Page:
Clubs manufactured prior to Jan. 1, 2010 that conform to current regulations will continue to be considered conforming to the USGA Rules of Golf until at least 2024. This includes clubs purchased after that date from manufacturers' existing model ranges. (According to the Darrell Survey of consumer golf equipment only two percent of irons in use are older than 15 years.) So long as these clubs continue to be conforming they may be used for establishment and maintenance of a USGA Handicap Index.

"Ultimately, we came to the conclusion that the path forward was to get the top-level professional tours under the new groove regulations as soon as possible and to phase in the next level of amateur competition four years later, in 2014," said Rains. "This means that clubs you own today will still be conforming for top-level amateur competition for another 5 1/2 years and, for other competitions, conforming until at least 2024, if not indefinitely."

The rules revision on grooves concludes a process of nearly three years of research and testing conducted jointly by the USGA and The R&A. Manufacturers and other interested parties were given an opportunity to review the proposed regulations and provide their comments to the USGA and The R&A, which resulted in meaningful modifications to the original proposal issued in February 2007.

Although currently conforming clubs with V-grooves will continue to conform under the new rules, the new rules do not mandate the use of a V-shape. The new regulations permit club designers to vary groove width, depth, spacing and shape to create clubs that conform to the new groove rules. In addition, all Ping EYE2 irons manufactured before March 31, 1990, will continue to be treated by the USGA as conforming to the Rules of Golf, and will be acceptable for all USGA competitions.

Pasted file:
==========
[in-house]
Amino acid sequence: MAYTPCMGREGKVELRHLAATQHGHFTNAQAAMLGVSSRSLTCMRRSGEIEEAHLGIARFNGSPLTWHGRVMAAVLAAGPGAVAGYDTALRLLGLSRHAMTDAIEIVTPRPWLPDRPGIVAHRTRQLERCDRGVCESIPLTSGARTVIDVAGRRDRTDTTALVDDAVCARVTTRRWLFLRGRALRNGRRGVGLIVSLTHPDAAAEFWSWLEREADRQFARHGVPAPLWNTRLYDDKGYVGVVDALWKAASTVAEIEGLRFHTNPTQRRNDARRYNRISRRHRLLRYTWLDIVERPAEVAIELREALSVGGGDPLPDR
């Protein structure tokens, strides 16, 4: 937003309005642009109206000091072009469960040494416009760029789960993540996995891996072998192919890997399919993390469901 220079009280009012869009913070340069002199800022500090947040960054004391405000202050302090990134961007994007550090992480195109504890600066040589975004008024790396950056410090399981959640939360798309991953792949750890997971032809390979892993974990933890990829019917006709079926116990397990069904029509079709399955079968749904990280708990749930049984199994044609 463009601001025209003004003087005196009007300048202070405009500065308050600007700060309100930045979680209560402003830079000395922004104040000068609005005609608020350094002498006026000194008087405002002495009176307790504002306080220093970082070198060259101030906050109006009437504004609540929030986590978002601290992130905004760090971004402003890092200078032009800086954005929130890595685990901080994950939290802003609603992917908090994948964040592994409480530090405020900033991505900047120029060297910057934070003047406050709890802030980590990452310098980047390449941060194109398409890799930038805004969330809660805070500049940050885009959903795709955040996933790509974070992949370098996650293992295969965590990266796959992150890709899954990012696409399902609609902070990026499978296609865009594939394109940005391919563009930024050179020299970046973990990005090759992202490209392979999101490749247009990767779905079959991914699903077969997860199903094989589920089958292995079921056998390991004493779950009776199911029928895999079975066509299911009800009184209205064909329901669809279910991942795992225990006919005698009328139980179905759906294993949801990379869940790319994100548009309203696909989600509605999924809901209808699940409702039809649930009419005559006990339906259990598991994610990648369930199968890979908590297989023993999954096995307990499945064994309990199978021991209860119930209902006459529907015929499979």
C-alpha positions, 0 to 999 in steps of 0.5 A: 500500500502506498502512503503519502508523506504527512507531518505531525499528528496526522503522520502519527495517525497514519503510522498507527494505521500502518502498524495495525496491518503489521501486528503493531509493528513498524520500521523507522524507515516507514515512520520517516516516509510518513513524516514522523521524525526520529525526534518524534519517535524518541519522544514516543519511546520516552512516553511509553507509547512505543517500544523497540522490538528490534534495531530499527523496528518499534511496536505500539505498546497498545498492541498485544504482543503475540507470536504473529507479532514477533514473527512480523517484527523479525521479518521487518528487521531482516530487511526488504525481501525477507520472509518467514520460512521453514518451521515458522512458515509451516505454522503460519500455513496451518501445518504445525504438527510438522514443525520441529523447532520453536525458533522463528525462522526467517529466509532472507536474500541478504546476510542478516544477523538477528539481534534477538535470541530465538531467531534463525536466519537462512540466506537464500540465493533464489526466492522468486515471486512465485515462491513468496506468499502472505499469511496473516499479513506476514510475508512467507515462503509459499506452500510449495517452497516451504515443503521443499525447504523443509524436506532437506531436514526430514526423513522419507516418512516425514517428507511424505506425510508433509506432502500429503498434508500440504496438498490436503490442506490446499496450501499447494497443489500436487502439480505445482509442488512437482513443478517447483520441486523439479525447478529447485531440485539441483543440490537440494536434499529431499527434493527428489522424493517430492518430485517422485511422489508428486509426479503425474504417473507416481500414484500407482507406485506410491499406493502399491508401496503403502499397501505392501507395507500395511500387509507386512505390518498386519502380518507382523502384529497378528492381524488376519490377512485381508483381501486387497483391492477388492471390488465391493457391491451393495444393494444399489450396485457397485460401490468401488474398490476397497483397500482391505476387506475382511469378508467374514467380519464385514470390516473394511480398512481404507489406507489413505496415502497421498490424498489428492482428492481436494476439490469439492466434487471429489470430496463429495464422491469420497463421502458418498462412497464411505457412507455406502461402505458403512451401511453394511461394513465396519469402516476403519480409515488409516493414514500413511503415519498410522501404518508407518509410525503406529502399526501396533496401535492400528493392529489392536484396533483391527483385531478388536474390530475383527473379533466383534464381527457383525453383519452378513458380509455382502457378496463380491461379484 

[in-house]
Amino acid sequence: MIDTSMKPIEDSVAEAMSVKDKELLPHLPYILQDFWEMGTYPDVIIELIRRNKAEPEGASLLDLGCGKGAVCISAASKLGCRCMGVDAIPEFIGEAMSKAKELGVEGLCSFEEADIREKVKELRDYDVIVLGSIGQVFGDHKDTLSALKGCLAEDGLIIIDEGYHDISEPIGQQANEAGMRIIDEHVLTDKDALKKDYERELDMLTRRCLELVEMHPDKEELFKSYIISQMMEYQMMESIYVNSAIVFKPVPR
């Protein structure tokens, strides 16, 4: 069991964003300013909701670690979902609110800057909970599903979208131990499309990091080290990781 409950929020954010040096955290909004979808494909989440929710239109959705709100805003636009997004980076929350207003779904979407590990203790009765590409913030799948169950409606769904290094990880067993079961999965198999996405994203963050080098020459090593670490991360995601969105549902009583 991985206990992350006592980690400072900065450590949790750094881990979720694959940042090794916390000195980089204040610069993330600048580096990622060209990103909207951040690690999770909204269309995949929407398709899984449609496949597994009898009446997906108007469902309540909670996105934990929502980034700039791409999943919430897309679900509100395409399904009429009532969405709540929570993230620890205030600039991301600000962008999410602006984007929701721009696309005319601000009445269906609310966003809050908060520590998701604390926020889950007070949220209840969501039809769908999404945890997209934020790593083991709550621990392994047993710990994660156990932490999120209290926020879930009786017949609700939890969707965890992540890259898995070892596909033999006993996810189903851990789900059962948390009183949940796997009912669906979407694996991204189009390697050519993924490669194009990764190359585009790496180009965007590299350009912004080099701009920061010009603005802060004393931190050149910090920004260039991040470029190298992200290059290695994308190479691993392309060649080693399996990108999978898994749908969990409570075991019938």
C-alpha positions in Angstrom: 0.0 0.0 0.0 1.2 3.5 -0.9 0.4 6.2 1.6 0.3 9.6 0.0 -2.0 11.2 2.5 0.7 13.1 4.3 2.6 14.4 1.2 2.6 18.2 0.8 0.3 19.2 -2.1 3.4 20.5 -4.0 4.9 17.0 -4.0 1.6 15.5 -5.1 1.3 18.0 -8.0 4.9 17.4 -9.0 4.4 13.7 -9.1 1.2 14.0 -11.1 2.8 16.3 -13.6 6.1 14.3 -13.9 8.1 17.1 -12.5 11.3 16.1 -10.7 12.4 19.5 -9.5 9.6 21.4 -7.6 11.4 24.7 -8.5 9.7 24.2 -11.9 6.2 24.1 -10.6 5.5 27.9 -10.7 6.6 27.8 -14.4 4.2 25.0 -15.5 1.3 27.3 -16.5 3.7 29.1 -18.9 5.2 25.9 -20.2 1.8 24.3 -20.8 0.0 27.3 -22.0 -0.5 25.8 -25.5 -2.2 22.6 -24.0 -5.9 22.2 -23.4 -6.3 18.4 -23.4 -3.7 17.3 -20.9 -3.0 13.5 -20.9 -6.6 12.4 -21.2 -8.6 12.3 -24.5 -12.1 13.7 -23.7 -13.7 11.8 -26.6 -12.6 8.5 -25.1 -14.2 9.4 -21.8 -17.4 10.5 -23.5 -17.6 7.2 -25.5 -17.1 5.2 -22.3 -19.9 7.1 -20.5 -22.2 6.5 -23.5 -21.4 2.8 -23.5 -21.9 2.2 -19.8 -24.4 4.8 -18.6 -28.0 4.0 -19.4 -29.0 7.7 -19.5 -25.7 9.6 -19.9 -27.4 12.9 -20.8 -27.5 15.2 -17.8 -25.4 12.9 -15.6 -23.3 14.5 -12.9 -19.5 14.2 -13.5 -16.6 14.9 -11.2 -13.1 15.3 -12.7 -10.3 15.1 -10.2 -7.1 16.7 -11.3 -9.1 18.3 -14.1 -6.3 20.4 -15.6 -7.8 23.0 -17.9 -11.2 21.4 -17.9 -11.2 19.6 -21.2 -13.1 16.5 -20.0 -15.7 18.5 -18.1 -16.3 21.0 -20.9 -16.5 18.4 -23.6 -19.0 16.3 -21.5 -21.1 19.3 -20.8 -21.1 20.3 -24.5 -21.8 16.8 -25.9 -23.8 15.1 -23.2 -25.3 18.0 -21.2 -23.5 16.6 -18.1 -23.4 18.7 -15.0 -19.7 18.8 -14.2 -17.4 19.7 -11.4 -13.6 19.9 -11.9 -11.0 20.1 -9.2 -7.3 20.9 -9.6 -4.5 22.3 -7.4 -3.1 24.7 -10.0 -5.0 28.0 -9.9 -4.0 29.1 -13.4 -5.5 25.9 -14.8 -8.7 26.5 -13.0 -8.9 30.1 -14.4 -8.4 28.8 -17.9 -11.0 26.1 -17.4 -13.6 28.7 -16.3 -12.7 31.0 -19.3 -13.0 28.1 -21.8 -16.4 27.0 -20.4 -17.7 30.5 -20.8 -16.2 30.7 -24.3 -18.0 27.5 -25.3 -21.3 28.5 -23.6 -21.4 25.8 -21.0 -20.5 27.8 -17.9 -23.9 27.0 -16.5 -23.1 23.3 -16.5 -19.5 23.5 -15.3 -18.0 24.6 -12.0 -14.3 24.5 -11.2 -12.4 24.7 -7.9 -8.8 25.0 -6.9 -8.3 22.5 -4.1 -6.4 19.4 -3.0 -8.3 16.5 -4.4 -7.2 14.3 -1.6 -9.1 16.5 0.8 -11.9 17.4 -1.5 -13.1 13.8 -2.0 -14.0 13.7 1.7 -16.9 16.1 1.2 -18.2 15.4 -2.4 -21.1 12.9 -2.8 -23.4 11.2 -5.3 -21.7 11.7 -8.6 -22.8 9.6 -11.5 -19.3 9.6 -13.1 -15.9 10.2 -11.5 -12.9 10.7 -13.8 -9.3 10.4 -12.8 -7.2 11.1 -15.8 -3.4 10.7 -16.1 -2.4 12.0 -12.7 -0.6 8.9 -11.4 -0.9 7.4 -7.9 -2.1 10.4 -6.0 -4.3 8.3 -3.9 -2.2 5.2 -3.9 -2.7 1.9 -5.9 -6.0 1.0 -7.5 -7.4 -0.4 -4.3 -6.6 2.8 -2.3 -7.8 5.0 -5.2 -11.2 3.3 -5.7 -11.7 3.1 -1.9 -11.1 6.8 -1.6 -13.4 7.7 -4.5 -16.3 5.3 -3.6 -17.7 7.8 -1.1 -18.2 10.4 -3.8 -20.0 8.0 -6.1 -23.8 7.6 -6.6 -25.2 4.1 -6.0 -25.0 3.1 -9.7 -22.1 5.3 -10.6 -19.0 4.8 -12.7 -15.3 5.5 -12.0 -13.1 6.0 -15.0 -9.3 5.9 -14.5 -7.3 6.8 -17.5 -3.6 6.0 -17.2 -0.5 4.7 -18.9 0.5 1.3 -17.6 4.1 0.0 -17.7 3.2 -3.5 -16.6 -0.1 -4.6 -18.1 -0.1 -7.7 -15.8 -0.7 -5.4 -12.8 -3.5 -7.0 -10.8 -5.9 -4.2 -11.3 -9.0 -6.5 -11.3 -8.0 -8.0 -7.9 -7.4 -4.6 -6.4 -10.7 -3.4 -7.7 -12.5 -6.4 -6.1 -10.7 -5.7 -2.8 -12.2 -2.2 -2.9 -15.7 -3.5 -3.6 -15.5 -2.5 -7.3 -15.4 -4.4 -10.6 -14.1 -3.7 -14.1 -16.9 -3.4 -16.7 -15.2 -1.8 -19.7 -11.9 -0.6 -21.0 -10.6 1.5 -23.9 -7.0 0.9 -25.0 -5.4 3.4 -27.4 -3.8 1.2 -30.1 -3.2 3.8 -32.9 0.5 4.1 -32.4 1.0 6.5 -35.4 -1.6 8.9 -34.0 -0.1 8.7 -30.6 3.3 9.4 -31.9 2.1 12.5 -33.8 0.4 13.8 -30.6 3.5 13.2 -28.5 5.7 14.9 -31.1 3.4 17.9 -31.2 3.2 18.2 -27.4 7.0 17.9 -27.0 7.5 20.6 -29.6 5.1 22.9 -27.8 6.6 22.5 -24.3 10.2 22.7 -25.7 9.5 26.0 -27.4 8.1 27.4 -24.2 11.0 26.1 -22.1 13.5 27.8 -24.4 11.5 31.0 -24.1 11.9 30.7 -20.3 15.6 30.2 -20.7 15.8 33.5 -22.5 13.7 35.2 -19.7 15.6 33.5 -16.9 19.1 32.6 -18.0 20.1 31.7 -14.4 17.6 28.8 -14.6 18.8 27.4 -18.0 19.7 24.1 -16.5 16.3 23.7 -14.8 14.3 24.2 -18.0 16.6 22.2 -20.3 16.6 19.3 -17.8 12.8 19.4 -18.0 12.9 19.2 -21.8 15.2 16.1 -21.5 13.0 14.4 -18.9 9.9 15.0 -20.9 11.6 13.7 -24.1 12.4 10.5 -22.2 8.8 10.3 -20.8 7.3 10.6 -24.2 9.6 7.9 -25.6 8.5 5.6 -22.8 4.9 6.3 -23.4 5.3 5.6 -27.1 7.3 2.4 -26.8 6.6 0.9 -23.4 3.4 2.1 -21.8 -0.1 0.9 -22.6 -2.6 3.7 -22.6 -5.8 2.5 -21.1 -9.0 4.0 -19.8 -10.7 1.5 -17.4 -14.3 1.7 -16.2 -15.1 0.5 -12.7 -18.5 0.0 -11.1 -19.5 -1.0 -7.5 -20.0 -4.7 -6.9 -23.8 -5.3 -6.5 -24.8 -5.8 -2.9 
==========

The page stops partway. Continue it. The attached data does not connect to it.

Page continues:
Other Documents 

Notice to Manufacturers - New Groove Regulations
Groove Measurement Procedure Outline

Additional information about the Rules changes is available at .

About The USGA 

The USGA is the national governing body of golf in this country and Mexico, a combined territory that includes more than half the world's golfers and golf courses. The Association's most visible role is played out each season in conducting 13 national championships, including the U.S. Open, U.S. Women's Open and U.S. Senior Open. Ten additional USGA national championships are exclusively for amateurs, and include the U.S. Amateur and the U.S. Women's Amateur.

The USGA also writes the Rules of Golf, conducts equipment testing, provides expert course maintenance consultations, funds research for better turf and a better environment, maintains a Handicap System and administers an ongoing "For the Good of the Game" grants program, which has allocated more than $59 million over 11 years to successful programs that bring the game's values to youths from disadvantaged backgrounds and people with disabilities.